Direct mail fundraising is a time-tested fundraising technique. At its most basic, direct mail is a technique that sends a large number of letters requesting funding for a project or ministry with expectation that a certain percentage of the people who get the letters will open them, read them, and mail in a check in response to them.
Most parishes do not do direct mail fundraising because of the similarity to the weekly offertory. Some parishes work vendors like Our Sunday Visitor to print out and mail envelopes that can be used with the weekly offertory, but this isn’t quite the same thing.
Still, direct mail can definitely have a place, and even be a primary form of fundraising for a Diocese, monastery, school, or retreat center.
The essentials of the direct mail campaign:
The list – Someone has to be written on the address label. Your list is absolutely critical to the success of your campaign. This list also has to come from somewhere. I’ll talk about lists elsewhere.
The appeal – What are you sending out? The appeal is another word for the mail piece. It consists of the outer (the envelope), the letter, and the response device (the piece people tear off and send back with their check), and a business reply envelope or BRE.
The clerical system – The success of a direct mail program (which is bigger that a single mailing) depends on having an organized system for dealing with donor responses. Donations must be processed promptly, and thank you letters are critical to the success of the program.
The calendar – How often are you mailing? In all likelihood, you could be reaching out more frequently than you expect. If you have a good list and your letters are really connecting with what your donors are passionate about, they’ll be more receptive to your mail than you expect.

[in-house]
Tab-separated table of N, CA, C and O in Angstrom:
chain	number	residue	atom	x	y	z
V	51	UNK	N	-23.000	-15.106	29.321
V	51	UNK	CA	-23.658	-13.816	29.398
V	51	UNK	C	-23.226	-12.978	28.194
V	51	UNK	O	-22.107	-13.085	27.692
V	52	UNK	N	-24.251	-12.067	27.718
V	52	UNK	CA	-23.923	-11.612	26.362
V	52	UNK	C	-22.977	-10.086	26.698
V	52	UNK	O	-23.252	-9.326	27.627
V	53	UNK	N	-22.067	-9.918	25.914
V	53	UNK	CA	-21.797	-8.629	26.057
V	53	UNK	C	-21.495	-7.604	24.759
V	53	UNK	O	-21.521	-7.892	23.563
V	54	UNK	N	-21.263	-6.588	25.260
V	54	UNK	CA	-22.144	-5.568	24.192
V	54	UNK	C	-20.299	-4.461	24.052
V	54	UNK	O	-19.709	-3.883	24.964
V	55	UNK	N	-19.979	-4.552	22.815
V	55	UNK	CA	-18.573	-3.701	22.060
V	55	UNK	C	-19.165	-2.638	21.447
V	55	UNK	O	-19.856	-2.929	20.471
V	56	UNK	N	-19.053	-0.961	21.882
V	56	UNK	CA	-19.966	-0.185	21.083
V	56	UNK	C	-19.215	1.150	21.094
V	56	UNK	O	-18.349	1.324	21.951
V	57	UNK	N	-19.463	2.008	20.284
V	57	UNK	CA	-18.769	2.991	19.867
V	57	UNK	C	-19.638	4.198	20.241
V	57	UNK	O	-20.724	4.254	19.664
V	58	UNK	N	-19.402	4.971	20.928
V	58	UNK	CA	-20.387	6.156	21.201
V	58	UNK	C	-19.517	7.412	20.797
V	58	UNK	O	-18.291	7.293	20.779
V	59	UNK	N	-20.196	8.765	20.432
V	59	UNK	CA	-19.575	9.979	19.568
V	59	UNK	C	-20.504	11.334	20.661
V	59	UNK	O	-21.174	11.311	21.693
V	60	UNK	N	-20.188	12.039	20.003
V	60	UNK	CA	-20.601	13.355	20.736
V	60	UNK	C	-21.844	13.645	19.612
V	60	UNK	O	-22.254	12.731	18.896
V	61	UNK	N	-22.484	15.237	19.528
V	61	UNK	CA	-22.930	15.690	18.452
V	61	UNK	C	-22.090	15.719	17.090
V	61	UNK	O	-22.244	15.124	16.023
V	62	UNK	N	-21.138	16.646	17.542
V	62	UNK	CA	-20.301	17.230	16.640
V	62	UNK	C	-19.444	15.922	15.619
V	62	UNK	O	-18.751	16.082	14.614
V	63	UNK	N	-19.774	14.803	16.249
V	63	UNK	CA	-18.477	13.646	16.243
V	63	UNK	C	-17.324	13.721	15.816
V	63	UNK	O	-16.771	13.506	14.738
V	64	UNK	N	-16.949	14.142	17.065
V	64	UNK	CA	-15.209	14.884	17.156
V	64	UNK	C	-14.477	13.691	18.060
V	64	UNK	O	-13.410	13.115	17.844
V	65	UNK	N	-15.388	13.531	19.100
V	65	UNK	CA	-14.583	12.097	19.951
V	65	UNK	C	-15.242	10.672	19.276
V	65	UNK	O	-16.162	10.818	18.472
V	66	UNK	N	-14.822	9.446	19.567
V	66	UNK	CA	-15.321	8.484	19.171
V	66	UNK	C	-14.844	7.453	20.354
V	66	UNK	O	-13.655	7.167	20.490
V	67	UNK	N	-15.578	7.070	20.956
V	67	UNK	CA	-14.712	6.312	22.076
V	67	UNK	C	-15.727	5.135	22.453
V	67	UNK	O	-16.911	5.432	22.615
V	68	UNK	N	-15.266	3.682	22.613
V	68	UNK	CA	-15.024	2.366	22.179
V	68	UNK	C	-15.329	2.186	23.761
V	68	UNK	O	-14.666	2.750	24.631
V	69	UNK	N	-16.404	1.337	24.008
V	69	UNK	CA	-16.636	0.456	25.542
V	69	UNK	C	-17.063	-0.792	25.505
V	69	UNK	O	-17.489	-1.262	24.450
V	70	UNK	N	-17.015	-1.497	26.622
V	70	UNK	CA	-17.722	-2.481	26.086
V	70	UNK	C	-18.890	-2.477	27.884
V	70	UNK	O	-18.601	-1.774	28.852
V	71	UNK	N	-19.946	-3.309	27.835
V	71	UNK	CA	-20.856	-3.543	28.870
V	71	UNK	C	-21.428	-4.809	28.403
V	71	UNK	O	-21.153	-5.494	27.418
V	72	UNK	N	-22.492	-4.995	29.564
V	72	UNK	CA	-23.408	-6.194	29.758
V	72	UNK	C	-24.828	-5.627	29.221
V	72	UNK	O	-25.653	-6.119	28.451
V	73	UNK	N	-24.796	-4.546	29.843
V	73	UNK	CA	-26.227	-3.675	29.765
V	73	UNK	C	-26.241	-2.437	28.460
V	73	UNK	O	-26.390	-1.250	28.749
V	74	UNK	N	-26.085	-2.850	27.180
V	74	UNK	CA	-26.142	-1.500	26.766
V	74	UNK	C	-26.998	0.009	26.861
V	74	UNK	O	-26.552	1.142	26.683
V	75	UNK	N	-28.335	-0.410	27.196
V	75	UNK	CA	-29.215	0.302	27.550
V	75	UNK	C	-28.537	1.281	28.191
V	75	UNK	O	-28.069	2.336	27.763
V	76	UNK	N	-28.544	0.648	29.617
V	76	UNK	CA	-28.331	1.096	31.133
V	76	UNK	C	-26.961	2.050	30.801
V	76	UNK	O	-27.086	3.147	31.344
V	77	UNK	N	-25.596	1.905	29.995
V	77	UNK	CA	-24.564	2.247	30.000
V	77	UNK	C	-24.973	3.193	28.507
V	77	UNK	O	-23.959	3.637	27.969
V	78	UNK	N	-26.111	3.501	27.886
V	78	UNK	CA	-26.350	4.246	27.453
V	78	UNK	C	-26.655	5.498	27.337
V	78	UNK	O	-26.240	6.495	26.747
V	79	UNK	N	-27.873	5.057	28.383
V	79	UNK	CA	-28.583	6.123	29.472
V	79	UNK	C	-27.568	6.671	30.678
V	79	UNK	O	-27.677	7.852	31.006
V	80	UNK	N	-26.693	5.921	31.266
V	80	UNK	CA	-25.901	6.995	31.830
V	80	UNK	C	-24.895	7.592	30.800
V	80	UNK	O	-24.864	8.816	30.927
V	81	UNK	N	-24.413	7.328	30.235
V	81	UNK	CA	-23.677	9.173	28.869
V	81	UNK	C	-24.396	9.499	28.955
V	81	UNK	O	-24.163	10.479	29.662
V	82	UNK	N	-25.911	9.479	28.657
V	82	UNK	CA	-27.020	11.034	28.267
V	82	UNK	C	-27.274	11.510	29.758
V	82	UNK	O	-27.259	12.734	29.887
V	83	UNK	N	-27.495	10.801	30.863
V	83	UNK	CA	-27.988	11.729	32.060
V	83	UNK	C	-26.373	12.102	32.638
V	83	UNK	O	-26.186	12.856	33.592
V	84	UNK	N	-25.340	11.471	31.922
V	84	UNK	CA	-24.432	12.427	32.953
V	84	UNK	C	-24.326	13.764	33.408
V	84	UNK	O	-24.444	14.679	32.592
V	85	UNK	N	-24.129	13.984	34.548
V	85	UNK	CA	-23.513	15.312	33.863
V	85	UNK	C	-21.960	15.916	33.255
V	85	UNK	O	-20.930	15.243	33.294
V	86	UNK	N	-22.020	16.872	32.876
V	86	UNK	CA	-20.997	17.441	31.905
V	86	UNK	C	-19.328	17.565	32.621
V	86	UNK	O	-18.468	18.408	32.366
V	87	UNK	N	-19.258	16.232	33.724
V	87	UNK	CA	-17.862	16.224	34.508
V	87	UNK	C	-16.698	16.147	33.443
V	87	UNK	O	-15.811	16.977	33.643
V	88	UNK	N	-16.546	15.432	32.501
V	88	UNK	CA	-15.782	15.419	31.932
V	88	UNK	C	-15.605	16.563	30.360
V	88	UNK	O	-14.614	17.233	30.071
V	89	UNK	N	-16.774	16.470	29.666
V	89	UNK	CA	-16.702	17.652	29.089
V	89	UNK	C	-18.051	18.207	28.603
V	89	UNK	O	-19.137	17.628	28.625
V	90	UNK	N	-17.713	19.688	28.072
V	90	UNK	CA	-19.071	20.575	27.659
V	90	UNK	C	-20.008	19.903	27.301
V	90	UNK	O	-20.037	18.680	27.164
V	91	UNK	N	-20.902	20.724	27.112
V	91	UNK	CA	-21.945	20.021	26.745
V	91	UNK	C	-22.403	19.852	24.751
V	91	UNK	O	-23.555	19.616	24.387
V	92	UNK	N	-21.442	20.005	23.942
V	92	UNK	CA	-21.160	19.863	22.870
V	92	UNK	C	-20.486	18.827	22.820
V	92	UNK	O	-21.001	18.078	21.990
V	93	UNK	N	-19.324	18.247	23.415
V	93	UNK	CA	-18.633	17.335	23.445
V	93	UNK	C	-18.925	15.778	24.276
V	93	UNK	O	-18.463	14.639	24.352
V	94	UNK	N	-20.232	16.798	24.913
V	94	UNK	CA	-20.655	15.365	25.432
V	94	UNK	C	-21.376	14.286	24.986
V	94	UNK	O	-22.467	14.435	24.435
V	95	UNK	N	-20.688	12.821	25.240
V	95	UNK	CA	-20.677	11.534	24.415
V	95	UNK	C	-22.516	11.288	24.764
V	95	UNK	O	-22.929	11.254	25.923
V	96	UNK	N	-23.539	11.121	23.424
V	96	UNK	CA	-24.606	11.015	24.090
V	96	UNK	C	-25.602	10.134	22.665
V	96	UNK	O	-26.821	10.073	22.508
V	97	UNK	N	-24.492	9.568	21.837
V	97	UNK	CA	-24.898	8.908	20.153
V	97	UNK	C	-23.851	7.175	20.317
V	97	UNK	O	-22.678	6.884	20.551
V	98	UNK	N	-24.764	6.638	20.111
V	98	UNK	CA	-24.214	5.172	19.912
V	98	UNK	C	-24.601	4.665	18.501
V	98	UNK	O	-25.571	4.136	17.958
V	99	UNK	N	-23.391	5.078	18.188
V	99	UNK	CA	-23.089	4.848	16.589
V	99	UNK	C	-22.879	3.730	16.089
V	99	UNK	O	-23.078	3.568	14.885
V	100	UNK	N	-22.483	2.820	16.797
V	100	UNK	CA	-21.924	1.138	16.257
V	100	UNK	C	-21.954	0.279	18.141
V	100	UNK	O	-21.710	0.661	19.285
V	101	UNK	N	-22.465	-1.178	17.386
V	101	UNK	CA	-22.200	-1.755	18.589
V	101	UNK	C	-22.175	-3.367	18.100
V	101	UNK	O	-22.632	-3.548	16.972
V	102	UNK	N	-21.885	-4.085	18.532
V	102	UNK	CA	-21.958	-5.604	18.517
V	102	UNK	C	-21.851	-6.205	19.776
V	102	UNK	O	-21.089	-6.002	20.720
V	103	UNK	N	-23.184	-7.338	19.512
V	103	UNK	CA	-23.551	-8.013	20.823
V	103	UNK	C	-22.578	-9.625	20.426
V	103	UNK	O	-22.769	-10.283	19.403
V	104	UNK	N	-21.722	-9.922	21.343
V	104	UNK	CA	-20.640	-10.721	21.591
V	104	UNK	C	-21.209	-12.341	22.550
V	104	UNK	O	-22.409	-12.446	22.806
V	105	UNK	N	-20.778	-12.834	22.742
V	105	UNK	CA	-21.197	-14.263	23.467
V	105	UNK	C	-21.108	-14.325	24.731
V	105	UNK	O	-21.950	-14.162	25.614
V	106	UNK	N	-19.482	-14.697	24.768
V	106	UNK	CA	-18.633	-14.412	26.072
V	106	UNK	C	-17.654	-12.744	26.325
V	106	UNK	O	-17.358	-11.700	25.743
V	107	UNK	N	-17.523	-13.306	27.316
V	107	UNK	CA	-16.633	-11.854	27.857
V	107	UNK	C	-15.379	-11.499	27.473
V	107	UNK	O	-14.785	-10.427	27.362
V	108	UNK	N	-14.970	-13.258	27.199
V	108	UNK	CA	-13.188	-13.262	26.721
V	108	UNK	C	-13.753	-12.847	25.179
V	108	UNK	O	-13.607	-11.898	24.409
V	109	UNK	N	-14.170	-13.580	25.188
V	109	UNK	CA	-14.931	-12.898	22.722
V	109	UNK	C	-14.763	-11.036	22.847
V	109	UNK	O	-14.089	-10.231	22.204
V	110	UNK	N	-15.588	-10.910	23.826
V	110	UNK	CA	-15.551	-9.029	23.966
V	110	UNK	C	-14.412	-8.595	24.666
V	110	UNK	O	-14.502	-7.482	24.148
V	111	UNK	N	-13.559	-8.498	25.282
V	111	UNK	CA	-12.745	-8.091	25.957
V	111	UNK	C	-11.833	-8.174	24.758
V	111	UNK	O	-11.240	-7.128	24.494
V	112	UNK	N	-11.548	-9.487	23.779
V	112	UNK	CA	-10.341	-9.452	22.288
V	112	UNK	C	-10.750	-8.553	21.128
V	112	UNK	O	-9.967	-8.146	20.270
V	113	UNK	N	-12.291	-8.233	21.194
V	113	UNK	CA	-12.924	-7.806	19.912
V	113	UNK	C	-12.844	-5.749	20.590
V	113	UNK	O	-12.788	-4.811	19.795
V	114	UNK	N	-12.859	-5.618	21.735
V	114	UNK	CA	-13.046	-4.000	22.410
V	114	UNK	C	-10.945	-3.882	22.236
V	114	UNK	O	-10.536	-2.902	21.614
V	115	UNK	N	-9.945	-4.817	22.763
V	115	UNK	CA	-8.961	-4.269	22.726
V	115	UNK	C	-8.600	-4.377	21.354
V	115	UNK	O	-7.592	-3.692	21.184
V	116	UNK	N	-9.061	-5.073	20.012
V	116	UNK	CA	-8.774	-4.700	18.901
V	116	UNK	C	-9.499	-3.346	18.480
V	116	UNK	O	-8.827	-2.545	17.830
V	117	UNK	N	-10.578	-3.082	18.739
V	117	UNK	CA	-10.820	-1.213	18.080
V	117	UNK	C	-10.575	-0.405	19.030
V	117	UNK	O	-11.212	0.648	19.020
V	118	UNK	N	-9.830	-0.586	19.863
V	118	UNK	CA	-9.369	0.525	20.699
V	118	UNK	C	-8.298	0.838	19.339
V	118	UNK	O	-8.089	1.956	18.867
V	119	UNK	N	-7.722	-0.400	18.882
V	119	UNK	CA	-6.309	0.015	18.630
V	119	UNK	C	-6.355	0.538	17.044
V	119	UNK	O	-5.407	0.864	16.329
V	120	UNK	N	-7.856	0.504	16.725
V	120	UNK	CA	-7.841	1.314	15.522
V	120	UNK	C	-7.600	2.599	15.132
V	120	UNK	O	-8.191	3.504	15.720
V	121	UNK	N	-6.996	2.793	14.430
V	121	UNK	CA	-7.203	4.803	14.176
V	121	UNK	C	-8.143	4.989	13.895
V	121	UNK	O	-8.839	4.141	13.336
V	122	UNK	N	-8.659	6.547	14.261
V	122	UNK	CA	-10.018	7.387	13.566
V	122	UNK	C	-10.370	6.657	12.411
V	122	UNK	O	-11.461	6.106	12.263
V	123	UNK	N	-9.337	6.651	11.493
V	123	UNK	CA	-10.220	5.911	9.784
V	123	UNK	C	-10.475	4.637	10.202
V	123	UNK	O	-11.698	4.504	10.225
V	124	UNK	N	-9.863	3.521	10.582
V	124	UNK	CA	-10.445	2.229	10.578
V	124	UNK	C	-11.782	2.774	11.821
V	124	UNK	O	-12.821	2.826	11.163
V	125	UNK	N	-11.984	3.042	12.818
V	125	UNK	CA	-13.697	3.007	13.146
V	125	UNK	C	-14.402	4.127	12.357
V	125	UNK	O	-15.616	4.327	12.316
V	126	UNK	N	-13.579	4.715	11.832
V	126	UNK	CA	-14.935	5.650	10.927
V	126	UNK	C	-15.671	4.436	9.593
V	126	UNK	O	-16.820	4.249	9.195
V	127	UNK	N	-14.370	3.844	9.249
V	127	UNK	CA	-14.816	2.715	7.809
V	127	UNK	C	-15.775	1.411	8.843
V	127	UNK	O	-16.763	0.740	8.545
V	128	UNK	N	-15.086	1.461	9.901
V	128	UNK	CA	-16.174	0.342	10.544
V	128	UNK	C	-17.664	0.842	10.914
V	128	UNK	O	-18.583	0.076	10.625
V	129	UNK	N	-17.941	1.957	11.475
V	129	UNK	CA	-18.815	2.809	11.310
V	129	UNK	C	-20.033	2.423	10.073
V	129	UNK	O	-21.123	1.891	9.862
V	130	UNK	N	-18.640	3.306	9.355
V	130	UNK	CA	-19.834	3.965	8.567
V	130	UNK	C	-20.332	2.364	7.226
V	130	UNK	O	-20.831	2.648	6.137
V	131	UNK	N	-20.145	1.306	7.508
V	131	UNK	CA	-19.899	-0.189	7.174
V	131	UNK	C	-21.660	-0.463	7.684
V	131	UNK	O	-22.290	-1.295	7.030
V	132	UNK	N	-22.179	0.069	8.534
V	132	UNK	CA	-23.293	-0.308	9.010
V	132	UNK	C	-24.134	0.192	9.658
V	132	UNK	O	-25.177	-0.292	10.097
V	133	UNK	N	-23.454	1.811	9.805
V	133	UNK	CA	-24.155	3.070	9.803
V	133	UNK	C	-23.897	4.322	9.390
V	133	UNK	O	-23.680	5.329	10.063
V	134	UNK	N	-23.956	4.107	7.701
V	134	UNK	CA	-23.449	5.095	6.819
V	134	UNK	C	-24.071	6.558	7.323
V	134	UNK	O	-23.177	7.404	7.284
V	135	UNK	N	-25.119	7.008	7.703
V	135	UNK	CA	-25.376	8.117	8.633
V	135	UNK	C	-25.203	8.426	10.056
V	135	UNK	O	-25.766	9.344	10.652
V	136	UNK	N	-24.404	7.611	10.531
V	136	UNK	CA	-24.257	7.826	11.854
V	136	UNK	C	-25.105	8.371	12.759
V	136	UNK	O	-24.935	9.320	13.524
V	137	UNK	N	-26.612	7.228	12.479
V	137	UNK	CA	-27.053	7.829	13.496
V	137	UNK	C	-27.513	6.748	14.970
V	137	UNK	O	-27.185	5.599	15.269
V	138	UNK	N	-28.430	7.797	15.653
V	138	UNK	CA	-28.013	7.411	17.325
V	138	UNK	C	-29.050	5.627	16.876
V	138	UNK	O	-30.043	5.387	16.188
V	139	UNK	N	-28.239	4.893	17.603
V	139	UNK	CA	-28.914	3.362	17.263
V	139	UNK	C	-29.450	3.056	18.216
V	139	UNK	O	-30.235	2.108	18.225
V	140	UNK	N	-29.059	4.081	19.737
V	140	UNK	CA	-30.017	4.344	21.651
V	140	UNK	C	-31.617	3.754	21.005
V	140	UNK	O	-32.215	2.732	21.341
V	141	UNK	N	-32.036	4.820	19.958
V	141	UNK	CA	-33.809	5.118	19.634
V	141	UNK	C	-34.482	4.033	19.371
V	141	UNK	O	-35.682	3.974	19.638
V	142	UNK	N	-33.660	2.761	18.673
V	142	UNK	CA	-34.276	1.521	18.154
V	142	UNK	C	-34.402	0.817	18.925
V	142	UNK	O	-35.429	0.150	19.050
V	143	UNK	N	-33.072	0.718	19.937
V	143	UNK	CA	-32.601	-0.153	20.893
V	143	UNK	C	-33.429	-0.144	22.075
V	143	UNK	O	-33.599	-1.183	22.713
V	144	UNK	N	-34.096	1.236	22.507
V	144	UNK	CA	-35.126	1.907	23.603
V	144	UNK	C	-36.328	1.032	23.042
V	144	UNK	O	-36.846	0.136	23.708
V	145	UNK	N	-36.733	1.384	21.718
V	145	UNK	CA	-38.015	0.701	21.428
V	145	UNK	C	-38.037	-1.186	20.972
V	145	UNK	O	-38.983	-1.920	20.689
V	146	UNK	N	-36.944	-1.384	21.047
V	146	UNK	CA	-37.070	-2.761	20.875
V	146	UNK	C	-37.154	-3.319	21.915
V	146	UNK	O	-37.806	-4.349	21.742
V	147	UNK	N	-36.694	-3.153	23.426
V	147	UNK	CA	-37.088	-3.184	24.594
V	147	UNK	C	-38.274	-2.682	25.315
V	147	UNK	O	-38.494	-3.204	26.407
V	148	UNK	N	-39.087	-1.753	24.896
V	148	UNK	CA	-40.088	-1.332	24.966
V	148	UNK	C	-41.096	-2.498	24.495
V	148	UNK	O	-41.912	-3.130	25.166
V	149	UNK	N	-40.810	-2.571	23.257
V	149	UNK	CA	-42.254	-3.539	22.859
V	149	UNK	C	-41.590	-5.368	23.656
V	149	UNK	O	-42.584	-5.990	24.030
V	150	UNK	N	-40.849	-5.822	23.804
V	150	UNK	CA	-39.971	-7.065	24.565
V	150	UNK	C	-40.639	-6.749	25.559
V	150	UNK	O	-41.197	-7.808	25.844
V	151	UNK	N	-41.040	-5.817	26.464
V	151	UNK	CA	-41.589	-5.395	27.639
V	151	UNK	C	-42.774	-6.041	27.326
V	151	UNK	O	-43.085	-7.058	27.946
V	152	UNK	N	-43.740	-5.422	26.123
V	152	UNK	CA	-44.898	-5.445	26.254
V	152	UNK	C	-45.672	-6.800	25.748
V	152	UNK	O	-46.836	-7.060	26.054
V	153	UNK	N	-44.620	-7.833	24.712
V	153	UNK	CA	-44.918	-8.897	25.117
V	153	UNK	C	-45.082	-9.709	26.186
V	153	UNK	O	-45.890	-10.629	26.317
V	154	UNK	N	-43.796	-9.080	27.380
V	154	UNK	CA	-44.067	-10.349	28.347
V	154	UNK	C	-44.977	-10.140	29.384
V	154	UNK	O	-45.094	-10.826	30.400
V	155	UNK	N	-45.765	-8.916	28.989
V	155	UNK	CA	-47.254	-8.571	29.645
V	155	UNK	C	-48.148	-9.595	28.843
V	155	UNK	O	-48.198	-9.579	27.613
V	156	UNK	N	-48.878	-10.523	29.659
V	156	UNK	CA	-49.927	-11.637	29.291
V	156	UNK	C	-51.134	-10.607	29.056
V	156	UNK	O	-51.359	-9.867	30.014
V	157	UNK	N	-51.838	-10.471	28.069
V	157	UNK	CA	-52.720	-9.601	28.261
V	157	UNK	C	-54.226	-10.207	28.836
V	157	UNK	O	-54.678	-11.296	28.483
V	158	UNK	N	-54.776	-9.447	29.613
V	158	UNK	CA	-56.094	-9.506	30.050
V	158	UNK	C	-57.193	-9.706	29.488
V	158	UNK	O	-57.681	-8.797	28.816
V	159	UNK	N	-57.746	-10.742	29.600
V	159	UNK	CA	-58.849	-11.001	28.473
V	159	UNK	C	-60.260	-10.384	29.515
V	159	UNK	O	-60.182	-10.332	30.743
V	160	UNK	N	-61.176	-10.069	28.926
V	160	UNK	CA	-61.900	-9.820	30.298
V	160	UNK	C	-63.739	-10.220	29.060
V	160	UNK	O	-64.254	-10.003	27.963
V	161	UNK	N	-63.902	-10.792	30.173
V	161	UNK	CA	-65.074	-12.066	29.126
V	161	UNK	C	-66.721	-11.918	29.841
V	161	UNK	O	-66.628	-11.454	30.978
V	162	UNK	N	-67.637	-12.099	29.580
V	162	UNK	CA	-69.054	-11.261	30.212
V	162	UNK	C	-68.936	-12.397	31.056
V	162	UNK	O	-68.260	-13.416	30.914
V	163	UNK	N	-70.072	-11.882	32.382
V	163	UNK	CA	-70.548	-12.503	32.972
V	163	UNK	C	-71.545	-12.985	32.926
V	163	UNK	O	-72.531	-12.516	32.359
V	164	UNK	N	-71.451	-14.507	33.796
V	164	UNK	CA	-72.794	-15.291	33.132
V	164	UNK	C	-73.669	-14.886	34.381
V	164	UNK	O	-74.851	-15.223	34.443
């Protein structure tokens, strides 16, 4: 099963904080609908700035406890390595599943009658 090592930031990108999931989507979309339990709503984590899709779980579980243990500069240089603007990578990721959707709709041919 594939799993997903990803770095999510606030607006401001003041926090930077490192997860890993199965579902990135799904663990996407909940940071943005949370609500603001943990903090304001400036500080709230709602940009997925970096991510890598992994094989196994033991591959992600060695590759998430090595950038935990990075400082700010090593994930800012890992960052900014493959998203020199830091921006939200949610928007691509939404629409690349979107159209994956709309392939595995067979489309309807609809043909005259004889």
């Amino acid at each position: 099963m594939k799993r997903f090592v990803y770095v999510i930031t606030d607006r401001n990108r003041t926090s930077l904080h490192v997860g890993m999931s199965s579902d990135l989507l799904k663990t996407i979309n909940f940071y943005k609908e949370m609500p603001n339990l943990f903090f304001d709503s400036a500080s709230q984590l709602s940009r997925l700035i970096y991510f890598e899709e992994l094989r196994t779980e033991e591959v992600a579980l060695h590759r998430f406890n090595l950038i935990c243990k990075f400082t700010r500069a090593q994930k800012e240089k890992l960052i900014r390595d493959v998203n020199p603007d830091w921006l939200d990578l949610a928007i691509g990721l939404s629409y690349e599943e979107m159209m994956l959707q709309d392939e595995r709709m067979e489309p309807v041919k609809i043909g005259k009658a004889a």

Non-essentials (which might be helpful, but aren’t strictly necessary)
A mail vendor – Companies like Russ Reid and RKD Alpha Dog will help you manage and run your direct mail campaign… for a price. Better contractors will help with designing your mail piece, building your list, and designing your campaign strategy.
Premiums – Have you ever gotten address labels around Christmas time from your favorite charity? This is an example of a premium. Premiums are included to encourage people to make a gift. When a charity sends a premium, it can dramatically increase the cost of the mailing, but also have a corresponding increase in response rate (the number of people who give.) You’ll want to do a cost benefit analysis to determine if the increase in gifts justifies the increase in cost.
Looking for more articles on direct mail fundraising? Try these:
- How can I start a direct mail program?
- Can I get new direct mail donors?
- How do I raise money with direct mail cultivation?
- How do I deal with fundraising writer’s block?
- What is a test mailing?
- How should I use thank you notes in my direct mail fundraising?
- How can my newsletters raise more money?
Check out The Fundraiser’s Playbook for a full list of fundraising articles.
Would you like to learn more about raising money for Church and Ministry? Check out Letters From The Almoner, now available on Amazon.com.
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